Give kids an inch and they go the mile! Inspiration is the inch!

I have had the privilege of having some amazing classes in my career as a teacher and some very challenging ones as well, but one thing that they both have in common is when given the chance to excel they always do.  One of my favourite units in grade Four is Medieval Times. It’s a great era of time that draws in all kinds of interests. Unfortunately, I cannot cover all of the cool facts and interesting things of the era. To solve this, I challenge my students to a “rise to power.”

For this challenge, they are to do a presentation about something they have researched, made, drew, or created about the medieval times. It allows the students to go off and explore topics that are not covered due to time.  The kids absolutely love it. When given the chance to learn and when that learning is appreciated kids excel and go above and beyond.  Yes there may be parent help but shouldn’t that be encouraged sometimes. All I know is that when given the chance to excel and show their learning, in an environment that students feel appreciated and engaged, they will rise to the occasion no matter the type of student we have.

Here are a few of the projects:

This is a medical shield project inspired by a students idea on coarse of arms. Students loved it so much they did a whole class project.

This I is a manor house. Not all correct in the representation but learning non-the-less.

Inquiry doesn’t promote fact growth, or does it?

I was out with a friend of mine last night when we got into a heated debate about inquiry based learning. I was fine with his opinion until he got to the part that inquiry learning does not promote facts. His argument was that teachers spend too much time letting the kids explore that they forget about the actual computation that is needed for them to do the math.

My argument, was that though I can’t speak for ever teacher who teaches inquiry, only myself and those that I have seen, it does. Not to be frank with my argument but it does. As a teacher it is my job to make sure that my kids are learning mathematics. This means that they aren’t just figuring out amazing ways of solving the problem but are actually talking about the mathematics.  Facts are amazing but without a context they are just facts, meaningless and useless facts.   In an inquiry based learning environment students do learn their facts, maybe not as quickly as if I used flash cards and mad minutes but they don’t forget them once they have learned them.  In addition, my students also learn them in engaging ways, through games and contextual problems.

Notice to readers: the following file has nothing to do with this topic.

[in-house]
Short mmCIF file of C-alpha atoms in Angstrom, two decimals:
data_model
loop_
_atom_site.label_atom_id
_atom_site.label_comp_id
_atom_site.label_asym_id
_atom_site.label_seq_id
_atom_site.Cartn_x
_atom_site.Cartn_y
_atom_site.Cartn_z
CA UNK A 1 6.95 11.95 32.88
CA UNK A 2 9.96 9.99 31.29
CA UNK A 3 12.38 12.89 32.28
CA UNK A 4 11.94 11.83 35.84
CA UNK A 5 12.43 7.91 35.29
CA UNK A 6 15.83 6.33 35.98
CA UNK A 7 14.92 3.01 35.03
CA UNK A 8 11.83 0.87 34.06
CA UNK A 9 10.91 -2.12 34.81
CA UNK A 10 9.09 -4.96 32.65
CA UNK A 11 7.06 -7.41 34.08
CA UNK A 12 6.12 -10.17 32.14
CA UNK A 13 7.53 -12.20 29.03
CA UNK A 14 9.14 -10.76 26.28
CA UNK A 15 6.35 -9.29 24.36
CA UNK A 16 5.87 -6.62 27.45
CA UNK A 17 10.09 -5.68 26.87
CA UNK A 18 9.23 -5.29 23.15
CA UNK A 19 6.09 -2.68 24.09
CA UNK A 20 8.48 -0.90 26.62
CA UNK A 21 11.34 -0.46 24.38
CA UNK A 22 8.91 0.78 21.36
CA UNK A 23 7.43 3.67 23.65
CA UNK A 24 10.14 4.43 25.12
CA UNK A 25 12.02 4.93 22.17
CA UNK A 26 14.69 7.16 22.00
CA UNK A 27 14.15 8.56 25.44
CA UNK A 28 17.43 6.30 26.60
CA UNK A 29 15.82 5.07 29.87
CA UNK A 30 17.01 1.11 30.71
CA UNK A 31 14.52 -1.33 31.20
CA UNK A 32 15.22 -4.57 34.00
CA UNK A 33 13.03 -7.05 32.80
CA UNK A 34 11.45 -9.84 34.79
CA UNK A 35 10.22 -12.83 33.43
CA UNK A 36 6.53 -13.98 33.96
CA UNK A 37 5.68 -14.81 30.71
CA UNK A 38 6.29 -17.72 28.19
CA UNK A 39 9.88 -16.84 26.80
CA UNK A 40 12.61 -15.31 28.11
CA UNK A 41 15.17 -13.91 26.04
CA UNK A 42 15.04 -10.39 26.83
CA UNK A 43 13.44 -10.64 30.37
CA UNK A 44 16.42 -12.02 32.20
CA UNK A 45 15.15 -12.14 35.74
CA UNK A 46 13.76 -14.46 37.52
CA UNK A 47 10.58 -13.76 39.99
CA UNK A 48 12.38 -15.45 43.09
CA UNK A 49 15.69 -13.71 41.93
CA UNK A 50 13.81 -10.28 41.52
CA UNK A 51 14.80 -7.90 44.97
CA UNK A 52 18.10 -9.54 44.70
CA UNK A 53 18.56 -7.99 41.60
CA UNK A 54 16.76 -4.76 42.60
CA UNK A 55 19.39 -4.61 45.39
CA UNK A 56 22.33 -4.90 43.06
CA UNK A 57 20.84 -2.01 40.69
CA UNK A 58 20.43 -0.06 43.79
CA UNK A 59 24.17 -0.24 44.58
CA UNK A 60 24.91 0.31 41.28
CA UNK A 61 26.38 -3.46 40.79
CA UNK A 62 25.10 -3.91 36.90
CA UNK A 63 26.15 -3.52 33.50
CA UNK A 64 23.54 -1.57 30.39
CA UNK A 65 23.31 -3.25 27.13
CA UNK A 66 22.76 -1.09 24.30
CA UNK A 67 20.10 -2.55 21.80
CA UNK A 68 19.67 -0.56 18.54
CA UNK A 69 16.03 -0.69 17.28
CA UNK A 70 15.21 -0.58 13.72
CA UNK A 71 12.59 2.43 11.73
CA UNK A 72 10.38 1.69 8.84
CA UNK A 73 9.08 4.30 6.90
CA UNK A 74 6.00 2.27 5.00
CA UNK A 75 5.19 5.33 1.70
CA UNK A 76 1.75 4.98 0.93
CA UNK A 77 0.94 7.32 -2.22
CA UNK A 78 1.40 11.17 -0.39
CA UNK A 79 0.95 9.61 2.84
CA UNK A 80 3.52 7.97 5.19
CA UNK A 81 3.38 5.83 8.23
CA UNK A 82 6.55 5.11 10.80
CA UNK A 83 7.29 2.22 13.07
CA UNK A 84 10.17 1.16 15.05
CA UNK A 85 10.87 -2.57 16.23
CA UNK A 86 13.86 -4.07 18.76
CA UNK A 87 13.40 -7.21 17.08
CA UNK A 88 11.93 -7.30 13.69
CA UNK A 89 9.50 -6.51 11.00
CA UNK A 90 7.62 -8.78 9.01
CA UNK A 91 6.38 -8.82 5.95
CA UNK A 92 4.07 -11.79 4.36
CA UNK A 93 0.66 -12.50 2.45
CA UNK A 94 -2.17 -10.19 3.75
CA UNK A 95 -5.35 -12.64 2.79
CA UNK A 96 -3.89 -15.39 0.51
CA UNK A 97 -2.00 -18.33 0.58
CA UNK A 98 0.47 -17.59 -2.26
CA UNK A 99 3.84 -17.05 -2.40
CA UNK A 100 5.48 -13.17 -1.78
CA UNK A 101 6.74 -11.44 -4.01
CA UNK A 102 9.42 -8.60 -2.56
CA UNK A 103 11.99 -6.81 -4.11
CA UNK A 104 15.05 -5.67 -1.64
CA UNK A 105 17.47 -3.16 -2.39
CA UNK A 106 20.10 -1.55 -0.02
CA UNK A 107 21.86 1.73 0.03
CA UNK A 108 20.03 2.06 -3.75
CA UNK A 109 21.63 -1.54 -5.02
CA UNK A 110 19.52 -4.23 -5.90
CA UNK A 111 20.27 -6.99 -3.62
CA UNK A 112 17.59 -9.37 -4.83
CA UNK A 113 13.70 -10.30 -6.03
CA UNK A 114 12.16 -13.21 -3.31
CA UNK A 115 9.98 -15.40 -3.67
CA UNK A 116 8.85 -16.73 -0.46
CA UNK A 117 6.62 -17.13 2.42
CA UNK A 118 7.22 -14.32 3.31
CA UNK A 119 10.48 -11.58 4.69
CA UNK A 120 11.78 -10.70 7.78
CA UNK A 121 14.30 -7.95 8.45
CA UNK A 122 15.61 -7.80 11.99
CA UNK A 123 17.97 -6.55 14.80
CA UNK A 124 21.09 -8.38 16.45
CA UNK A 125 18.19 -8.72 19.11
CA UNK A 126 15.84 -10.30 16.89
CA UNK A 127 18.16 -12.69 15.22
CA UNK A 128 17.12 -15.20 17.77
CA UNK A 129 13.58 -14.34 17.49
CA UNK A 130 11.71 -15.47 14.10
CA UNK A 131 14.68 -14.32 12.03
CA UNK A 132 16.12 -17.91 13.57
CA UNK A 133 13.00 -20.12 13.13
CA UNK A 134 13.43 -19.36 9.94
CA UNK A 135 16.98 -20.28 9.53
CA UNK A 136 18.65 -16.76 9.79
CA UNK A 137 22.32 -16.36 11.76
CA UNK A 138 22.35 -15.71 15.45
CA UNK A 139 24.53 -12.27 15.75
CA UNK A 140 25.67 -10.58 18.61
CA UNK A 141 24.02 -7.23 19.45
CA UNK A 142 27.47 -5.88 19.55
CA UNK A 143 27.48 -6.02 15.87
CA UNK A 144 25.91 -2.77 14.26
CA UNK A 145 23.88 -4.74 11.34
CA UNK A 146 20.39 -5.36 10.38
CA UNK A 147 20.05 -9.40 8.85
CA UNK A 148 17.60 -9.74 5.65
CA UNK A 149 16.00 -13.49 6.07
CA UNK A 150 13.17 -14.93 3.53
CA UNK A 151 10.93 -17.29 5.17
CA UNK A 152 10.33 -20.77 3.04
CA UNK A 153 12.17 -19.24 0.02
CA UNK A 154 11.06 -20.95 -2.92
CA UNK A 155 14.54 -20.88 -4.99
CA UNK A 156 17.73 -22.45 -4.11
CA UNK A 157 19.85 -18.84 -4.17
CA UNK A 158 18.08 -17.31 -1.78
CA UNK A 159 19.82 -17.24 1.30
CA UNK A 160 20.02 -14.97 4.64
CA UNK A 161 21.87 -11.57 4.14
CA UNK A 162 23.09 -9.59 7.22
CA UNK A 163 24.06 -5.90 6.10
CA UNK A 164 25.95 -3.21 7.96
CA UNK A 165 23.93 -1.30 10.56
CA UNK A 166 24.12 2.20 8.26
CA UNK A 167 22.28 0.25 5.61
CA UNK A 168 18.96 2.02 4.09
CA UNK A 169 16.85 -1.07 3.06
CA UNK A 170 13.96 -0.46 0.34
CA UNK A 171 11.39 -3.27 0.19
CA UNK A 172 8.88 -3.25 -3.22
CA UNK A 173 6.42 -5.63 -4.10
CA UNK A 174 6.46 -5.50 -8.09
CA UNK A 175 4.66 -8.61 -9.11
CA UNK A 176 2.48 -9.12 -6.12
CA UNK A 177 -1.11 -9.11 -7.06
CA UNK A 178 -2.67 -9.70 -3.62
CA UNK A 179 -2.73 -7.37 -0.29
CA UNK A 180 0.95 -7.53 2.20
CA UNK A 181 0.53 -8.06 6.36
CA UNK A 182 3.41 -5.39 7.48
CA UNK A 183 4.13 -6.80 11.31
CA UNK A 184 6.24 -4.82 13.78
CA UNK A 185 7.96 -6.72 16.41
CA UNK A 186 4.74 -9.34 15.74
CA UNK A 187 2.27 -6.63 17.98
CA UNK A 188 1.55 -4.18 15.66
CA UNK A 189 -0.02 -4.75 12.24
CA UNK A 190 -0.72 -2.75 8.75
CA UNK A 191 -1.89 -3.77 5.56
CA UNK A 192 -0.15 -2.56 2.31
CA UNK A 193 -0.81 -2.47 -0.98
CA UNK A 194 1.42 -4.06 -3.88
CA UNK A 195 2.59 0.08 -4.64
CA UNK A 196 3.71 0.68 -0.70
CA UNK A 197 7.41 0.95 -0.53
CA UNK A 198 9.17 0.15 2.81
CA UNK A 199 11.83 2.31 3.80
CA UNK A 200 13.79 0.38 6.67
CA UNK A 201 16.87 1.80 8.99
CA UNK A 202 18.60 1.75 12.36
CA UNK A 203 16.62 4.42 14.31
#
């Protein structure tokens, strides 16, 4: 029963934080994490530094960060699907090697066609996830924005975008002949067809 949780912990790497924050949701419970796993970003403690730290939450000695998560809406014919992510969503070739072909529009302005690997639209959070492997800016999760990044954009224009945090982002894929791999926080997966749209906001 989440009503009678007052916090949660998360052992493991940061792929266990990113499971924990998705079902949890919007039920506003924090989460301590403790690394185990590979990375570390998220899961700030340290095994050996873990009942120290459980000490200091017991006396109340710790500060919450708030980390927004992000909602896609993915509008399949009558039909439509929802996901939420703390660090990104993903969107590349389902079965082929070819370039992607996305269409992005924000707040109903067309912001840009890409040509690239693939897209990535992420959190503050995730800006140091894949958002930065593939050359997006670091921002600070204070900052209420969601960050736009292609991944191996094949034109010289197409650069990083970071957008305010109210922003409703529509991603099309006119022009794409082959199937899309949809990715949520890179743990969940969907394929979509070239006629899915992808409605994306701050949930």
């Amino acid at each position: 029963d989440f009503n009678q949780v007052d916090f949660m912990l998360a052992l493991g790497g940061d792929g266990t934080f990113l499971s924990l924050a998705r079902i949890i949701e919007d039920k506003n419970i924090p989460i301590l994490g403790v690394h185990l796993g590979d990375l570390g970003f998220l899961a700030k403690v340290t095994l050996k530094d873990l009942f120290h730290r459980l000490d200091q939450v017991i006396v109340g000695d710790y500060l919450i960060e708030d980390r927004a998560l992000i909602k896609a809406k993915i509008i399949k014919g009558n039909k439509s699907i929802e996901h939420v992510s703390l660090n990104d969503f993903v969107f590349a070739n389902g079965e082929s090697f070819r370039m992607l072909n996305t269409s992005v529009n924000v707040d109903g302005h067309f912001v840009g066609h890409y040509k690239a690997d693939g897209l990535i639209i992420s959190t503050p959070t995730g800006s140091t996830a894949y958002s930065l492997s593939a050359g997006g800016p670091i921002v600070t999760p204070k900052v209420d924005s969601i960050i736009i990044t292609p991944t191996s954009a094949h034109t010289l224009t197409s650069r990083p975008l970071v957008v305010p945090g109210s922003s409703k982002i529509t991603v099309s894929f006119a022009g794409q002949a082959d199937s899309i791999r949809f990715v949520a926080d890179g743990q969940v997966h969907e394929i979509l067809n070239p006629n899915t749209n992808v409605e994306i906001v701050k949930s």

But this is only my opinion, would love to hear what you all think?

Celebrating Mistakes

I would be the first to admit that I am not the greatest writer.  In fact, I detest writing.  It was and still is something that I struggle with; however, that is okay.  Knowing this and making mistakes makes me human and students need to see this.

Often we as educators think that we are suppose to be perfect, know all person.  We are the ones that students turn too as models and we must be perfect.  This is wrong; at least in my opinion!  Our students need to see us struggle.  They need to see us problem solve and work through our own problems.  Our students need to understand that mistakes are okay, that they are places for learning; if we don’t make mistakes then how do we show them this.  If we truly believe that the process is better than the final outcome then by making mistakes and owning them, we honour that process.  So make a mistake and see what learning happens.

Creating Accountable Talk in the Classroom

Accountable Talk is a big passion of mine.  Seeing the results of the students talking is truly amazing.  Here are just some small tid-bits that I compiled to help create accountable talk in the classroom.
Accountable talk just doesn’t happen, no matter what age group you are teaching, you have to create conditions for it.       

1) Students have to feel like they are welcomed (which I know we all do as educators)

2) All voices are heard à this is the hardest part.  We sometimes only chose certain kids to talk

3) At the beginning of the year like many teachers I spend a lot of time on training my students to work in partners, what talk looks like, and sounds like.  We go over rules for partner talking and what my expectations areThis is rough at the beginning of the year.  I often do this through games, not only is this great in primary but it works well in junior.  As you are playing games you are also teaching many of the math concepts and having small conferencing moments with the students. You get great diagnostic assessment and provide formative assessment right on the spot.  For junior I tend not to spend as much time and introduce games every Friday because of how short on time I am and how dense the curriculum is in junior (spend a week if not two though).